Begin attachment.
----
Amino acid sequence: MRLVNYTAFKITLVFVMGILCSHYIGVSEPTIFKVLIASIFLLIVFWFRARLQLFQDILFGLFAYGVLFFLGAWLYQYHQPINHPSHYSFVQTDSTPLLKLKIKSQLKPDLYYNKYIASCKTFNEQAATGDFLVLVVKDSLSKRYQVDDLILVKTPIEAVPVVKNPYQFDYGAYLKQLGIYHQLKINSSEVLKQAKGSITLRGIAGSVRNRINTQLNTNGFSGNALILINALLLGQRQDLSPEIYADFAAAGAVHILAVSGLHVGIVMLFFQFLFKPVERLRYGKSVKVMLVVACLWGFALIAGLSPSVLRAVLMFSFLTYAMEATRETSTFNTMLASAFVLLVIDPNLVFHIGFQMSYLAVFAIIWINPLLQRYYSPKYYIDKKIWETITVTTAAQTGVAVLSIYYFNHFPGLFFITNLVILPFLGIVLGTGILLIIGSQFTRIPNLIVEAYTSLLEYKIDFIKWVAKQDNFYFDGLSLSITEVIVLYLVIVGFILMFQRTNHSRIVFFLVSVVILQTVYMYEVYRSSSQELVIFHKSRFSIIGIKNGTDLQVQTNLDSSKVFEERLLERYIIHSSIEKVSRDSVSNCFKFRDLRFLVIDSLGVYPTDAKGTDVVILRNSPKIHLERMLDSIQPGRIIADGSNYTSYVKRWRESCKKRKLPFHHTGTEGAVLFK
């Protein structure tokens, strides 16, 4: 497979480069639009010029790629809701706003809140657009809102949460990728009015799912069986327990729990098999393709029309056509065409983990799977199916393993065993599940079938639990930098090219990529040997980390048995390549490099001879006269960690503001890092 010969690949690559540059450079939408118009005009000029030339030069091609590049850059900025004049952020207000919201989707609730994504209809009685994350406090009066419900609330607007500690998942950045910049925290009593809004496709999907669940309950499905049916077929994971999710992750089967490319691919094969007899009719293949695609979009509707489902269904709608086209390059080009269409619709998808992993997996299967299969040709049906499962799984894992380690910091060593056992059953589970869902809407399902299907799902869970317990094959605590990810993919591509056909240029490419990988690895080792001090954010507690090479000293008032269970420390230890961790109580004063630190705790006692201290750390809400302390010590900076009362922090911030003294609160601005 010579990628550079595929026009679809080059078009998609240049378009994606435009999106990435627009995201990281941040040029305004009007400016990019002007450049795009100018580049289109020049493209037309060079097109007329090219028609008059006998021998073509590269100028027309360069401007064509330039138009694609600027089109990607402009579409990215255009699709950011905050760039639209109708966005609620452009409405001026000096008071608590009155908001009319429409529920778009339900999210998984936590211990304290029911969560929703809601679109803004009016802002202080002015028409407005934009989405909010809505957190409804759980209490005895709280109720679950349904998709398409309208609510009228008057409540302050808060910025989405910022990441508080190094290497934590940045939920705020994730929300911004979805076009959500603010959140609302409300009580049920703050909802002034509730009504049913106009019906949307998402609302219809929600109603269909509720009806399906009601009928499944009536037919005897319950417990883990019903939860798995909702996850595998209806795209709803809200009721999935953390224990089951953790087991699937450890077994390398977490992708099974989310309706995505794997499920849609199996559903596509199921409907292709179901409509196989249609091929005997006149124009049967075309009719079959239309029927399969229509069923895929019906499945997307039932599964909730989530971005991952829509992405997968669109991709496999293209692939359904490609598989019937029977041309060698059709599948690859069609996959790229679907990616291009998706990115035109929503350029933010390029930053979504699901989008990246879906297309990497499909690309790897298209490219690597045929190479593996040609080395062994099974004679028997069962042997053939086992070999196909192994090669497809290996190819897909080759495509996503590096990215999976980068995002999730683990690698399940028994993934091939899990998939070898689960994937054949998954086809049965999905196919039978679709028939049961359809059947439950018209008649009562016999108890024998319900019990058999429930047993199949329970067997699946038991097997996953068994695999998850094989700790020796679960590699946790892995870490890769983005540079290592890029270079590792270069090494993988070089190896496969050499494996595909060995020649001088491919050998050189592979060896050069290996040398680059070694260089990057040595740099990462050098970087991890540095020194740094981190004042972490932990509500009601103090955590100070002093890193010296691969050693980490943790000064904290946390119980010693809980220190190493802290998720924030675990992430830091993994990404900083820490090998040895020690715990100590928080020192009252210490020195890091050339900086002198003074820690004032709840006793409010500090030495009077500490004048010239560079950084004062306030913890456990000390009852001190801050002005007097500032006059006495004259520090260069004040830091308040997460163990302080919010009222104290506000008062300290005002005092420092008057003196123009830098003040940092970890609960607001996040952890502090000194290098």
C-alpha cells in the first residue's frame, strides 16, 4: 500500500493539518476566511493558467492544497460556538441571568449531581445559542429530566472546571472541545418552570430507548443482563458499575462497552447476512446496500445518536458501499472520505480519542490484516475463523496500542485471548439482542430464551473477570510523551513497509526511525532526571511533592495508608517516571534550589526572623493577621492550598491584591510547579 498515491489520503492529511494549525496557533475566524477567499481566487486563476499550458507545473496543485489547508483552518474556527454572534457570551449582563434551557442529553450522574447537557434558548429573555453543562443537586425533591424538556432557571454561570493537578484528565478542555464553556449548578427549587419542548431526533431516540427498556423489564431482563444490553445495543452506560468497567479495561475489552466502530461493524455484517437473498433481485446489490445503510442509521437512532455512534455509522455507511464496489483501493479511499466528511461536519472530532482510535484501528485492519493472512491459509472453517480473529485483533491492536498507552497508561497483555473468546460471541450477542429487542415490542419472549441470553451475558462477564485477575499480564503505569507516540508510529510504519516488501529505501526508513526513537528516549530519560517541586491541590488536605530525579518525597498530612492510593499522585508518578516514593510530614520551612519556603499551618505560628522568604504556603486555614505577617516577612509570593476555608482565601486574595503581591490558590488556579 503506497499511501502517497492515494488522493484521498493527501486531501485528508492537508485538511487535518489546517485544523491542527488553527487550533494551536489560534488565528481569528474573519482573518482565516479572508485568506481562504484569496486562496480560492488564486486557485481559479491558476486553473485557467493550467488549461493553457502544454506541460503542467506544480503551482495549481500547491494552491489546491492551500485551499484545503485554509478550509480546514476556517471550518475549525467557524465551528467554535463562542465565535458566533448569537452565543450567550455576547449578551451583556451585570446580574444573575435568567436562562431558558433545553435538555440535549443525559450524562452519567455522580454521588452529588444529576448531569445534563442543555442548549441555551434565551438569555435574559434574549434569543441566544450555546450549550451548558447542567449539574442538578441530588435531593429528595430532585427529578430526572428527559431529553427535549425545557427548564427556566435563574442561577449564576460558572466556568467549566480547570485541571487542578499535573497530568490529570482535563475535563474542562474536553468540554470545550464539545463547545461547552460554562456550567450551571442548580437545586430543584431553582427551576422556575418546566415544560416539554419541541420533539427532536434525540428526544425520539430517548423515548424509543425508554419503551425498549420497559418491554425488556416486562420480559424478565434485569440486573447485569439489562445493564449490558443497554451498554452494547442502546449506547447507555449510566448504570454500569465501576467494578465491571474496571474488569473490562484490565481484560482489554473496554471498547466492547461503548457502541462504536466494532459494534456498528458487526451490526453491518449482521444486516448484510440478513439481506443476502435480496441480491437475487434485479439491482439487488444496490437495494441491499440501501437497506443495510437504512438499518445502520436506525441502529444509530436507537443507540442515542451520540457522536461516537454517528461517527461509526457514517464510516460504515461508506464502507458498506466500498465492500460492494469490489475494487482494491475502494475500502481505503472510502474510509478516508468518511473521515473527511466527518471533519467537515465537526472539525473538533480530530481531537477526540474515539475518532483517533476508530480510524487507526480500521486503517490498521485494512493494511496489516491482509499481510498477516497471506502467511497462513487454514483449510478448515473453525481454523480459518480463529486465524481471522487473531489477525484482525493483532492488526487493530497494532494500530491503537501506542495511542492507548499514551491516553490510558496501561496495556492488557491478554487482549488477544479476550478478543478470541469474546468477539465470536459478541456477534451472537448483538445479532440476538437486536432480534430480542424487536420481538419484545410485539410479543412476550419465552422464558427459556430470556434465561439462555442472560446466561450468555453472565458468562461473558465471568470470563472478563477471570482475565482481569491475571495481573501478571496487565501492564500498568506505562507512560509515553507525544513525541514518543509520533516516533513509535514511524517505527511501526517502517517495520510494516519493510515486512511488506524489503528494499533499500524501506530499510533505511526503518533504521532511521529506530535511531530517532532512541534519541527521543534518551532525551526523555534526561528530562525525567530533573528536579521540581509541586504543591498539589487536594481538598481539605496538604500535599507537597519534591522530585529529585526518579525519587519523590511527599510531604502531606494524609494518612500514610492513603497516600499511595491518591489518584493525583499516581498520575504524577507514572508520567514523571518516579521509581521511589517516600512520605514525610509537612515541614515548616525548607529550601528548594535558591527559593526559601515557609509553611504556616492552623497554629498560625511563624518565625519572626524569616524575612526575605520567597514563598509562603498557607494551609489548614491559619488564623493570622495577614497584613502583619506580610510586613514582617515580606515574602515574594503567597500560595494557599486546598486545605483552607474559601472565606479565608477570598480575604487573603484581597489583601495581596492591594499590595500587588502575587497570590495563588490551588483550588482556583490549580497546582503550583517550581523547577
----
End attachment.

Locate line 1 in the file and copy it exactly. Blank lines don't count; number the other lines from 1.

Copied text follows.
Amino acid sequence: MRLVNYTAFKITLVFVMGILCSHYIGVSEPTIFKVLIASIFLLIVFWFRARLQLFQDILFGLFAYGVLFFLGAWLYQYHQPINHPSHYSFVQTDSTPLLKLKIKSQLKPDLYYNKYIASCKTFNEQAATGDFLVLVVKDSLSKRYQVDDLILVKTPIEAVPVVKNPYQFDYGAYLKQLGIYHQLKINSSEVLKQAKGSITLRGIAGSVRNRINTQLNTNGFSGNALILINALLLGQRQDLSPEIYADFAAAGAVHILAVSGLHVGIVMLFFQFLFKPVERLRYGKSVKVMLVVACLWGFALIAGLSPSVLRAVLMFSFLTYAMEATRETSTFNTMLASAFVLLVIDPNLVFHIGFQMSYLAVFAIIWINPLLQRYYSPKYYIDKKIWETITVTTAAQTGVAVLSIYYFNHFPGLFFITNLVILPFLGIVLGTGILLIIGSQFTRIPNLIVEAYTSLLEYKIDFIKWVAKQDNFYFDGLSLSITEVIVLYLVIVGFILMFQRTNHSRIVFFLVSVVILQTVYMYEVYRSSSQELVIFHKSRFSIIGIKNGTDLQVQTNLDSSKVFEERLLERYIIHSSIEKVSRDSVSNCFKFRDLRFLVIDSLGVYPTDAKGTDVVILRNSPKIHLERMLDSIQPGRIIADGSNYTSYVKRWRESCKKRKLPFHHTGTEGAVLFK